The intellectual leader behind the Easter Rising of 1916, Patrick Pearse, born 10 November 1879, had qualified as a lawyer but his interests ranged widely beyond that. He was a proponent of both the revived Irish language and educational reform; combining these interests, he opened a private bilingual school for boys in Dublin, St. Enda’s, in 1908.
He came to notice as an Irish nationalist through his writings — he edited the Gaelic League’s newspaper An Claidheamh Soluis from 1903 to 1909 — and through speeches he made, particularly his eulogies on the anniversary of Wolfe Tone’s death (1913) and at the graveside of the leading Fenian (Irish Republican) Jeremiah O’Donovan Rossa (1915):
‘I propose to you then that, here by the grave of this unrepentant Fenian, we renew our baptismal vows; that, here by the grave of this unconquered and unconquerable man, we ask of God, each one for himself, such unshakable purpose, such high and gallant courage, such unbreakable strength of soul as belonged to O’Donovan Rossa. Deliberately here we avow ourselves, as he avowed himself in the dock, Irishmen of one allegiance only. We of the Irish volunteers and you others who are associated with us in today’s task and duty are bound together and must stand together henceforth in brotherly union for the achievement of the freedom of Ireland.’
Pearse’s romantic view of Irish history had by this point moved from the purely cultural to the political and revolutionary. He was particularly fascinated by the many failed rebellions against British rule in Ireland. He helped to found the Irish Volunteers in 1913 and assisted in drilling, exercises and arms-smuggling. He was inducted into the Supreme Council of the Irish Republican Brotherhood, a secret grouping within that secret society which was planning a rebellion against the British. When the rising occurred Pearse played a high-profile but largely symbolic part in it: he was assigned the roles of Commandant-General of the Army of the Irish Republic and President of the Provisional Government; it was he who read out the Proclamation of an Irish Republic in front of the General Post Office at the beginning of the rising and it was he who took the decision to surrender after several days of fighting.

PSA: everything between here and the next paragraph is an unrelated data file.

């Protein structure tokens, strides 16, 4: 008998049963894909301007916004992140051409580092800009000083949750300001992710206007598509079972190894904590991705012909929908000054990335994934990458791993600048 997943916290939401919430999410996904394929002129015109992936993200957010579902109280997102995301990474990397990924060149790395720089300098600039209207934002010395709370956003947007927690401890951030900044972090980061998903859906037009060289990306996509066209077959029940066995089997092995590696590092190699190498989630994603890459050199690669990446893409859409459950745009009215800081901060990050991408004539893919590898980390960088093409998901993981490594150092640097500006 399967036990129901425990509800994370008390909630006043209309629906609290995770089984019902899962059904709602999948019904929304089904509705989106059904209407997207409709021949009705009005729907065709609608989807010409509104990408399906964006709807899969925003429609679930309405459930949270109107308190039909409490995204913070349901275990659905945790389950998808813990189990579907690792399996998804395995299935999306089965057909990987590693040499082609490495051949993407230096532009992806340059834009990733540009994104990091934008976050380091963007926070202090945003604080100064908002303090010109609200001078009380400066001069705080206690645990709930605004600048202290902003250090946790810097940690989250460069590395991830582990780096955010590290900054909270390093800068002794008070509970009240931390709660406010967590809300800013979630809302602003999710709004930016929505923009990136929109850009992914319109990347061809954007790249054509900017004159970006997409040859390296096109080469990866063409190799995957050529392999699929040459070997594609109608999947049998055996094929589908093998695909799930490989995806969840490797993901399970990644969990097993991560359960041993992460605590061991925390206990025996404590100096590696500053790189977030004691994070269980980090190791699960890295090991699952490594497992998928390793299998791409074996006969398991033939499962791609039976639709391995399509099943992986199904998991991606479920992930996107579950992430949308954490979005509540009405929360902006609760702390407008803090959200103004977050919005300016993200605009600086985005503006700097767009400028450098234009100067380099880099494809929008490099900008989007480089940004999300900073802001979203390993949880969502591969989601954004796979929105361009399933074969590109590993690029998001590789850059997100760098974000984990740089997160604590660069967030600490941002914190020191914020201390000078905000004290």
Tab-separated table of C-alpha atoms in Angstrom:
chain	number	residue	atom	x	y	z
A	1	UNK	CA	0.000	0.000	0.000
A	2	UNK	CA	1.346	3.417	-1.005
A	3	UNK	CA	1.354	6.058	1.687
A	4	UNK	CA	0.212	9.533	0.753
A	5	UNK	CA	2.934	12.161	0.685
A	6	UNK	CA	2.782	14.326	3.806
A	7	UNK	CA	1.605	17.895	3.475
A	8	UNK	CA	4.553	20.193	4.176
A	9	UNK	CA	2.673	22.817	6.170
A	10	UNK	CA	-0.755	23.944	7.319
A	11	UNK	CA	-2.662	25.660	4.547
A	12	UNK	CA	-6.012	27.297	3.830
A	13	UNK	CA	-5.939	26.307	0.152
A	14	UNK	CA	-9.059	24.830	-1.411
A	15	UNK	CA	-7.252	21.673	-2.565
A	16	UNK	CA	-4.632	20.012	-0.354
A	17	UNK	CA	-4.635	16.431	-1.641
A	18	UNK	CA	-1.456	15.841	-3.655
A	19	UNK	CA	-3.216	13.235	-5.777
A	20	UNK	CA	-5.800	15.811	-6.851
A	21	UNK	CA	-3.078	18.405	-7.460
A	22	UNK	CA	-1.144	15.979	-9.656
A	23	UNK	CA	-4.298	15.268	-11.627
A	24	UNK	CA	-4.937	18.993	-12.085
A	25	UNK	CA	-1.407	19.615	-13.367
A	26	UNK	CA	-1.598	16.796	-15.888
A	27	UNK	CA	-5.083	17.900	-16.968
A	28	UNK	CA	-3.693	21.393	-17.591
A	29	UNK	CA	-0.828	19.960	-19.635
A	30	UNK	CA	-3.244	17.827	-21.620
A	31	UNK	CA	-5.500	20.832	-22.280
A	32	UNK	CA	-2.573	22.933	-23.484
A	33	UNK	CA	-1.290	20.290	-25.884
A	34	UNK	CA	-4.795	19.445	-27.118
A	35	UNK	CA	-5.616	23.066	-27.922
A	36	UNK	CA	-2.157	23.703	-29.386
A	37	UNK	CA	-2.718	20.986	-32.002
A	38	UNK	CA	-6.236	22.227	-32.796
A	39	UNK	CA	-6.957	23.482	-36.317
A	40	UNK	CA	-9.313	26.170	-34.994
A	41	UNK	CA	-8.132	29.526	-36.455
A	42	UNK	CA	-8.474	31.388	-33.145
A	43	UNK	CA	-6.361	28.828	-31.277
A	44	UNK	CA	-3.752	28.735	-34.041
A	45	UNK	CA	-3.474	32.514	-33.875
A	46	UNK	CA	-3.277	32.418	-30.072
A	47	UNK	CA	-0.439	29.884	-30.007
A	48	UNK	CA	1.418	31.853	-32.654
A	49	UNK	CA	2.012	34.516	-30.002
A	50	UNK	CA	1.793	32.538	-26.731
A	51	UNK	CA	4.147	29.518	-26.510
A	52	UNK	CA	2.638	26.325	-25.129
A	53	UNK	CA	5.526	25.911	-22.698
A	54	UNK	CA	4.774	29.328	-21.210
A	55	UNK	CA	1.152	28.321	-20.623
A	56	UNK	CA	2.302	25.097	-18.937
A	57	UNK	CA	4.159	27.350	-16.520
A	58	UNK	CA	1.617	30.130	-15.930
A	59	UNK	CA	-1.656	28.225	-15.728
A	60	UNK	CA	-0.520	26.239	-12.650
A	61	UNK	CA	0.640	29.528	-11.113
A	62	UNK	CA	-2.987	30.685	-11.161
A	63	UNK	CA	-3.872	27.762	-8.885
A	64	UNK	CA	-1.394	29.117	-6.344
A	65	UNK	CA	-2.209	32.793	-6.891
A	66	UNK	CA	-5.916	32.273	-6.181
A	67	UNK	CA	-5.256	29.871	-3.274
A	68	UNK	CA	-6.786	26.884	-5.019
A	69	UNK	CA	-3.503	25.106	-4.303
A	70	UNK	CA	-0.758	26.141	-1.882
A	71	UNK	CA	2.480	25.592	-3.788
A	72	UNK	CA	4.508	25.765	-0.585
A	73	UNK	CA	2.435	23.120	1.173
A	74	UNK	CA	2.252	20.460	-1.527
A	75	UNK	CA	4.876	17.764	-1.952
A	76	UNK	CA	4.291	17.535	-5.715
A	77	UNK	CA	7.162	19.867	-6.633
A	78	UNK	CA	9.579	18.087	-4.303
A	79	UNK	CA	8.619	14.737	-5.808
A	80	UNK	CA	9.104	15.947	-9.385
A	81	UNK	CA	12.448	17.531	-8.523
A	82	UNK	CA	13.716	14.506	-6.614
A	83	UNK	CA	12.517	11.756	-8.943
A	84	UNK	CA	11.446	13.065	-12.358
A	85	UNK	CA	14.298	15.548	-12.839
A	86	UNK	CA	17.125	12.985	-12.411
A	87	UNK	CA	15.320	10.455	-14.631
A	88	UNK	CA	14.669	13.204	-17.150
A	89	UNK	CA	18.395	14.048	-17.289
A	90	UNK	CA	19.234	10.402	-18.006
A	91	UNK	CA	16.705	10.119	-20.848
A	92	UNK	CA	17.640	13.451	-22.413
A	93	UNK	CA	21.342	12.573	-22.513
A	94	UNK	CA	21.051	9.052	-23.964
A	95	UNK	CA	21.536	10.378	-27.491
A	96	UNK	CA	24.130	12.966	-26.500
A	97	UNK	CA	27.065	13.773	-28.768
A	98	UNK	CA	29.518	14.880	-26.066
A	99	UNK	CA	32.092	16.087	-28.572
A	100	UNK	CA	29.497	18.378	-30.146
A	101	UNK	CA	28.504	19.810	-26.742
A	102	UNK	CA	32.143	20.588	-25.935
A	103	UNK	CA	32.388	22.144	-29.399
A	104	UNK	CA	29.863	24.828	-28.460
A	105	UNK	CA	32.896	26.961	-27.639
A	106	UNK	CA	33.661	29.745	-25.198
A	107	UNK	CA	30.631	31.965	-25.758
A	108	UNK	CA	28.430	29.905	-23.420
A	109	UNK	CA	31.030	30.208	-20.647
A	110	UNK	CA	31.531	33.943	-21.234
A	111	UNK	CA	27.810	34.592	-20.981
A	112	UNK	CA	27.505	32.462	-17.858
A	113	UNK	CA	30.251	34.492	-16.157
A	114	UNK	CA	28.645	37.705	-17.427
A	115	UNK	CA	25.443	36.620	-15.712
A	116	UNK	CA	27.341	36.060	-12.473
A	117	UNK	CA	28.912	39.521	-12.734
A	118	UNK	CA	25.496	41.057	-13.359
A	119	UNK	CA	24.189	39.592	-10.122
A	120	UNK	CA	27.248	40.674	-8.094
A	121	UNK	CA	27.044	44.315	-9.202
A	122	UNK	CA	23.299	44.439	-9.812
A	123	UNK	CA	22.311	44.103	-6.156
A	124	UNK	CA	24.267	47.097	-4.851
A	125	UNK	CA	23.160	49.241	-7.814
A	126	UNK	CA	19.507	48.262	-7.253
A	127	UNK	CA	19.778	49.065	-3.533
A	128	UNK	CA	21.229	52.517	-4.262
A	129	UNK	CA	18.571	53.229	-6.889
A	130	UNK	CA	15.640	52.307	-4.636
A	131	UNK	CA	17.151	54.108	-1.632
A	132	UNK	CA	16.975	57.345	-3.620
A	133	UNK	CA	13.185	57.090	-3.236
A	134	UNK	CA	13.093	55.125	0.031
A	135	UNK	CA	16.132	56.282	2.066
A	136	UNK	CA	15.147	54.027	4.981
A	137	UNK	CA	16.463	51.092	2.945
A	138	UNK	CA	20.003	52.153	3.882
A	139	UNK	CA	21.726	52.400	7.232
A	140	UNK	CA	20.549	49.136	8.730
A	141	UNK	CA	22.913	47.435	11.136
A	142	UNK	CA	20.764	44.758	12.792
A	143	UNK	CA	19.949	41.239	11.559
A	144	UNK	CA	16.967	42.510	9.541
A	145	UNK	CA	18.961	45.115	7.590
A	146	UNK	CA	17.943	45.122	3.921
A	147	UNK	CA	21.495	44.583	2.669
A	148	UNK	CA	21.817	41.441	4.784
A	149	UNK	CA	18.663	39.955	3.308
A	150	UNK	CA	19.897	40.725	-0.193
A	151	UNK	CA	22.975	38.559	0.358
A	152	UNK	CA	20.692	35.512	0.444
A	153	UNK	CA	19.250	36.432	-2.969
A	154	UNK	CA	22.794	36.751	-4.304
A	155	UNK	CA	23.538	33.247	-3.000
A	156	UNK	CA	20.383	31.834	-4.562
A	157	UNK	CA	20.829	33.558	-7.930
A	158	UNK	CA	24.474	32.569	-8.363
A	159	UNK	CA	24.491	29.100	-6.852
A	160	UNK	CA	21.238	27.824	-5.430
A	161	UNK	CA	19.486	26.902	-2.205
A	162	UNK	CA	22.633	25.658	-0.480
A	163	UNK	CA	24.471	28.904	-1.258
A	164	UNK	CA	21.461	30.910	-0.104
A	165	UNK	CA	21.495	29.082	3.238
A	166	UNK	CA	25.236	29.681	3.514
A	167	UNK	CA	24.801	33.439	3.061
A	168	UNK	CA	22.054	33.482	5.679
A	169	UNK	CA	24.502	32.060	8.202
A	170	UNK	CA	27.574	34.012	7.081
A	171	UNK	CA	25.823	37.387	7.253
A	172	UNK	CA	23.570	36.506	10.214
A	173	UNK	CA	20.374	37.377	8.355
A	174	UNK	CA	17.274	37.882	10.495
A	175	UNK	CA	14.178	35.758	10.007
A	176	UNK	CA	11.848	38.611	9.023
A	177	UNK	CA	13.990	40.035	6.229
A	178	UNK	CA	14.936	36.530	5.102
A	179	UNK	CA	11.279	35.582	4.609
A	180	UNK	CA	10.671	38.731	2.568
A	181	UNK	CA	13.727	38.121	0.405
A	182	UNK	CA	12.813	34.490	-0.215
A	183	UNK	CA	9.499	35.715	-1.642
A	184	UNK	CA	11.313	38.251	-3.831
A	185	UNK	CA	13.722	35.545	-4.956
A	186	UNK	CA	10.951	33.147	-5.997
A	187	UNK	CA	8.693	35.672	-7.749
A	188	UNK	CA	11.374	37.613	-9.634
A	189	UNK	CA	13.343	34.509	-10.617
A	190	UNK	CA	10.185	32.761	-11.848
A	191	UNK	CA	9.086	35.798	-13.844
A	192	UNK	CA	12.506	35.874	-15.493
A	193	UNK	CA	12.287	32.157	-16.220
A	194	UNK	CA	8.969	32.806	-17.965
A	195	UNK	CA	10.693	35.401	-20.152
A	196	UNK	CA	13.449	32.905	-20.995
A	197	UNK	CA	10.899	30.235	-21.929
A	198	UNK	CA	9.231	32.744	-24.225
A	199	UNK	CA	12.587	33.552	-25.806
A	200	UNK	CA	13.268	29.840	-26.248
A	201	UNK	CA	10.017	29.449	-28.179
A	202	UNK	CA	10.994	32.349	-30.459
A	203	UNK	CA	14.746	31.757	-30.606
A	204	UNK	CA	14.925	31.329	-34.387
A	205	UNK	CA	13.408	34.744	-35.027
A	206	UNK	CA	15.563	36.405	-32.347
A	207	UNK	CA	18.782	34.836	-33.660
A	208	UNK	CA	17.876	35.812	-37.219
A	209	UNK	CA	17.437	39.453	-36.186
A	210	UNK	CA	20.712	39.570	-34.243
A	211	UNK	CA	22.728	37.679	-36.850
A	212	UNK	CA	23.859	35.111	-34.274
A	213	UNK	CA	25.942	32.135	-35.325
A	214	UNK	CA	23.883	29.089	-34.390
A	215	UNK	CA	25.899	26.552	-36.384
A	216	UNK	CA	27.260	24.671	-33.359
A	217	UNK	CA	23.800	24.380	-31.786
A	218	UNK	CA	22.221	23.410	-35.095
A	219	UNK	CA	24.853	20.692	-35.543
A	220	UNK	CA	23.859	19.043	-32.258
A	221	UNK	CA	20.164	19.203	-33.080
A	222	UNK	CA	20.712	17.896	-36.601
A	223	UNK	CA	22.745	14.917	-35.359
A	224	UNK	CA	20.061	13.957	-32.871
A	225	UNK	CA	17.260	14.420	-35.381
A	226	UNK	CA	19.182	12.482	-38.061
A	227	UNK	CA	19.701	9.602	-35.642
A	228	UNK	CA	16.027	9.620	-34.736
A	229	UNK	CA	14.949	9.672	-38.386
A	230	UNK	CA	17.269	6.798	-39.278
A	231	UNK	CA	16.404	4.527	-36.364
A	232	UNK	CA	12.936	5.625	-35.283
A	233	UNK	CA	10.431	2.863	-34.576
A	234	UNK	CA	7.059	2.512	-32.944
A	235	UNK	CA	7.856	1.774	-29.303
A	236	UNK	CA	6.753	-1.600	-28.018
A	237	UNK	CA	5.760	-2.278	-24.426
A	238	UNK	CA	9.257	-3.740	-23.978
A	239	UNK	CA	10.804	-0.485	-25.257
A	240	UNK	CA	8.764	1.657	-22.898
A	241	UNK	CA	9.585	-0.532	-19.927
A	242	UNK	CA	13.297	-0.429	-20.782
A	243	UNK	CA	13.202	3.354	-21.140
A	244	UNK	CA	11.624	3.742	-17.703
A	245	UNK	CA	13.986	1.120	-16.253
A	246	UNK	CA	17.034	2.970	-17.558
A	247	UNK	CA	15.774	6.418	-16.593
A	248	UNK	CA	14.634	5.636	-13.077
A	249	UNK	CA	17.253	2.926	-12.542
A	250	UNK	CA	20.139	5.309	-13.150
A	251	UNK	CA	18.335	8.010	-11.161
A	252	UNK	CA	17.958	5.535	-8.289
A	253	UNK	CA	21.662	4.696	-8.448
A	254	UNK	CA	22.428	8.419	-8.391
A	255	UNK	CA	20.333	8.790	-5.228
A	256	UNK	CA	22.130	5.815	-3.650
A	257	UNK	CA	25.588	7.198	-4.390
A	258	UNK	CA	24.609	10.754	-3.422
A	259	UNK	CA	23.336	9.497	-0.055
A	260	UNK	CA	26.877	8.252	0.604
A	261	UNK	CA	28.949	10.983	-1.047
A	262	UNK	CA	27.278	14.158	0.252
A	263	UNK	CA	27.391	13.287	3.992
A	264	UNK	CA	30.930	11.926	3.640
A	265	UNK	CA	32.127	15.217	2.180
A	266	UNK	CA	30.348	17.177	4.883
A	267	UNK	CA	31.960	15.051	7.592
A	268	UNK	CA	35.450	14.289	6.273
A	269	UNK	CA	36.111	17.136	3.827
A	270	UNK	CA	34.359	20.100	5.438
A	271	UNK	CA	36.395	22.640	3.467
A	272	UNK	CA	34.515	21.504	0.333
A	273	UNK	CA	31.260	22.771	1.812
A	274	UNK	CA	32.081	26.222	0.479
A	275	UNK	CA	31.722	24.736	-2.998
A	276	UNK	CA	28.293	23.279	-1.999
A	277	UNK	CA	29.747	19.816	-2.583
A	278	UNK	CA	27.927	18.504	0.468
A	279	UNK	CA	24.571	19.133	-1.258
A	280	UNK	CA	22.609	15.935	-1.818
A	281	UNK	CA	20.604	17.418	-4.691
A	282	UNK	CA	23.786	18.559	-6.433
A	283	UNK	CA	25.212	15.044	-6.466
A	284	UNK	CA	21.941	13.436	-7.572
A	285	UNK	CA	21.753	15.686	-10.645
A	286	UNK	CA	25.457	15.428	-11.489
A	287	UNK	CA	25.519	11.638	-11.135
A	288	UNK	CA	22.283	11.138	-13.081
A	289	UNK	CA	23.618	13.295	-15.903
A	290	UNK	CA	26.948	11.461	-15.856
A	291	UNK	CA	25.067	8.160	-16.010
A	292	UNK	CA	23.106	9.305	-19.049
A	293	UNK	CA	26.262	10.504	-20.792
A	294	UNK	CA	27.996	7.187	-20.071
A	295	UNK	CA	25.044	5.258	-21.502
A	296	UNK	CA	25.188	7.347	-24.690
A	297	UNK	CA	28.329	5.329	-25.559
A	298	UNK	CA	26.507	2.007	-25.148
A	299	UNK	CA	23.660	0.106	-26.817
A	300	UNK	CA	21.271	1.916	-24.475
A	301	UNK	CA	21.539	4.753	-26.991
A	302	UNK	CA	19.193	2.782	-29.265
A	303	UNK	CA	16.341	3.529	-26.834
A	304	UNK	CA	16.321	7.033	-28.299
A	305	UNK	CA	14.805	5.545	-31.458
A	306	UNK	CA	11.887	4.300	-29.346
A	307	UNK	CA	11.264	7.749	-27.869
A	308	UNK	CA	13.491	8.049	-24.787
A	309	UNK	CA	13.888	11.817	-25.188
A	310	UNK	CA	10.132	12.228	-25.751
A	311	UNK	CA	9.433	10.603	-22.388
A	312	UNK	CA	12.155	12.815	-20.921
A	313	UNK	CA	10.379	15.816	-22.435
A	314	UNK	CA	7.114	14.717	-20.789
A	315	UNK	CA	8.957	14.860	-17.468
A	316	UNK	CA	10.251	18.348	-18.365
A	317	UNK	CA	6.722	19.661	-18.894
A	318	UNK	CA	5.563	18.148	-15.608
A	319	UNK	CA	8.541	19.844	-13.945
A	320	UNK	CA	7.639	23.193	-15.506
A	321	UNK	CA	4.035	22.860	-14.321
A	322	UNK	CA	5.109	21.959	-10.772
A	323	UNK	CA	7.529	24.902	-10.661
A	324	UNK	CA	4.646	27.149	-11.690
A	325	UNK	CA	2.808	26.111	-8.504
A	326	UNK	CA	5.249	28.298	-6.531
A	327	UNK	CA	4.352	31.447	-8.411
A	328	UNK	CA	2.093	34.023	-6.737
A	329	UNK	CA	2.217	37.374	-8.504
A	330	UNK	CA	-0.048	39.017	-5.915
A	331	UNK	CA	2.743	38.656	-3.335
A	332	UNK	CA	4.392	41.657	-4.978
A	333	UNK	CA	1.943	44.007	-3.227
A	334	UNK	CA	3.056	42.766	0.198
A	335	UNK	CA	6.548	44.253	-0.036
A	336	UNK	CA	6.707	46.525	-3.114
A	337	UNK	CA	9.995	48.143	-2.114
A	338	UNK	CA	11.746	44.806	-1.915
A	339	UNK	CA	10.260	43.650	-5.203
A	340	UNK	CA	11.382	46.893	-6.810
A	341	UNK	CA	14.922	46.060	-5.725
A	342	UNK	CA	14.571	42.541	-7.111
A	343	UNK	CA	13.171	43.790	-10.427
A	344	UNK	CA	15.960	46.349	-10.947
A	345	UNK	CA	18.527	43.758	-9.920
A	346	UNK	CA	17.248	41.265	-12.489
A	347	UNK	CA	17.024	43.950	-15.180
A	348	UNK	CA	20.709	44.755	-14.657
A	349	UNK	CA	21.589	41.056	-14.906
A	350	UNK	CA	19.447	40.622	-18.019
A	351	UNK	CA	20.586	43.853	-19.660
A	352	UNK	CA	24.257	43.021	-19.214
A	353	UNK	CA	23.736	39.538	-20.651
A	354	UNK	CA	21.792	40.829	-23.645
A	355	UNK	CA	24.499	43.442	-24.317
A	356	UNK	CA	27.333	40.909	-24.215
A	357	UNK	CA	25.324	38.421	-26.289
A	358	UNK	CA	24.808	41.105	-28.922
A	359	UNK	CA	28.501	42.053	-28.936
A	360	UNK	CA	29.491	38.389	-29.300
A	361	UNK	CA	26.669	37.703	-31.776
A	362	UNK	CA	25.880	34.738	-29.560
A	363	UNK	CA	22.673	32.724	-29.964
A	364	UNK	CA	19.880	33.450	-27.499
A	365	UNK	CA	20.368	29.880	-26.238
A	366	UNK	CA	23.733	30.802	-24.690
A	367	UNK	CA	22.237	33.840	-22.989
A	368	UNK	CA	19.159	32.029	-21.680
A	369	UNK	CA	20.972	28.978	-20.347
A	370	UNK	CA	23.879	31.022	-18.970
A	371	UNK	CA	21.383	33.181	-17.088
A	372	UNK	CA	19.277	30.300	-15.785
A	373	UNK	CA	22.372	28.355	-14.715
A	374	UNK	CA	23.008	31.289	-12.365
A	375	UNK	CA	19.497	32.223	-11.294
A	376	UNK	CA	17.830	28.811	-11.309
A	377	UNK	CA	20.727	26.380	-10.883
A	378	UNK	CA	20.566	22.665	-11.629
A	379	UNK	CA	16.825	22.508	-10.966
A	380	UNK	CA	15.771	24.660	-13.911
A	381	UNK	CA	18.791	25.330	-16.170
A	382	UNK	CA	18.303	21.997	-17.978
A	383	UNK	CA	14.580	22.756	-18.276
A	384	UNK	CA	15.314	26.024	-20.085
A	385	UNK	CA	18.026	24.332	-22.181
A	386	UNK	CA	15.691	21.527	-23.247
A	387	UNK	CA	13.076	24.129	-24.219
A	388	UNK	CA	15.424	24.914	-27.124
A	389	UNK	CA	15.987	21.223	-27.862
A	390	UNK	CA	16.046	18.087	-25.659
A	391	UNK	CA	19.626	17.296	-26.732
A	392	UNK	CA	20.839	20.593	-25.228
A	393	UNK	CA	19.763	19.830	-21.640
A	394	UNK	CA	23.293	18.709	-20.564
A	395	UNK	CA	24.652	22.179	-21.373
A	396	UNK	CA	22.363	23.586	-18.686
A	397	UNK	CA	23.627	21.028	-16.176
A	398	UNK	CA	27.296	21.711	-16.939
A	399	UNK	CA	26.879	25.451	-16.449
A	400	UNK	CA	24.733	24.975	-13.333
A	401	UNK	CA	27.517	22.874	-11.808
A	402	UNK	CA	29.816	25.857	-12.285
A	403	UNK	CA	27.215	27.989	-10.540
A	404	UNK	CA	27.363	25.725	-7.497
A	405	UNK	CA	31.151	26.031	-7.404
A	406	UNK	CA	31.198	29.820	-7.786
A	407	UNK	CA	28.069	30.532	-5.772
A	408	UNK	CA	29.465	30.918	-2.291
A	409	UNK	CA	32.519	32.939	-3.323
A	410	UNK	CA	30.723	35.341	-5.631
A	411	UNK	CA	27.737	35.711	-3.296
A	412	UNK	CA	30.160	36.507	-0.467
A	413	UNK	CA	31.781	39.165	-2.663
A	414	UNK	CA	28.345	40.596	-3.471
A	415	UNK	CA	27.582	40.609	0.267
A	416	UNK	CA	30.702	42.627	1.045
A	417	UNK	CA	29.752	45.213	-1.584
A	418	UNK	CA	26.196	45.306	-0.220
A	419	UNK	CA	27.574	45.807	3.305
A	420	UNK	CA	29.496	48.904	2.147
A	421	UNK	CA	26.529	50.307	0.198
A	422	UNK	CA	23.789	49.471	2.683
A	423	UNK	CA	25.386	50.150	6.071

Pearse was sentenced to death in a British court martial. In the days between his arrest and his execution he spoke and wrote passionately to justify the rising. In his final letter (to his mother) he wrote:
‘We are ready to die and we shall die cheerfully and proudly. Personally I do not hope or even desire to live, but I do hope and desire and believe that the lives of all our followers will be saved including the lives dear to you and me (my own excepted) and this will be a great consolation to me when dying.
You must not grieve for all this. We have preserved Ireland’s honour and our own. Our deeds of last week are the most splendid in Ireland’s history. People will say hard things of us now, but we shall be remembered by posterity and blessed by unborn generations.’
(Unbeknownst to Pearse, his brother, Willie, had also been sentenced to death. He was executed on 4 May 1916, one day after Pearse died by firing squad.)
Pearse’s interpretation of the significance of the Rising, with his idea of a ‘blood sacrifice’ that would revitalize the Irish independence movement, seemed to be borne out by the events that followed. This prescience, as well as his public role during the rising, explains why he, of all the participants, is most closely associated with the events of 1916.
See Bruce’s Irish History Compressed.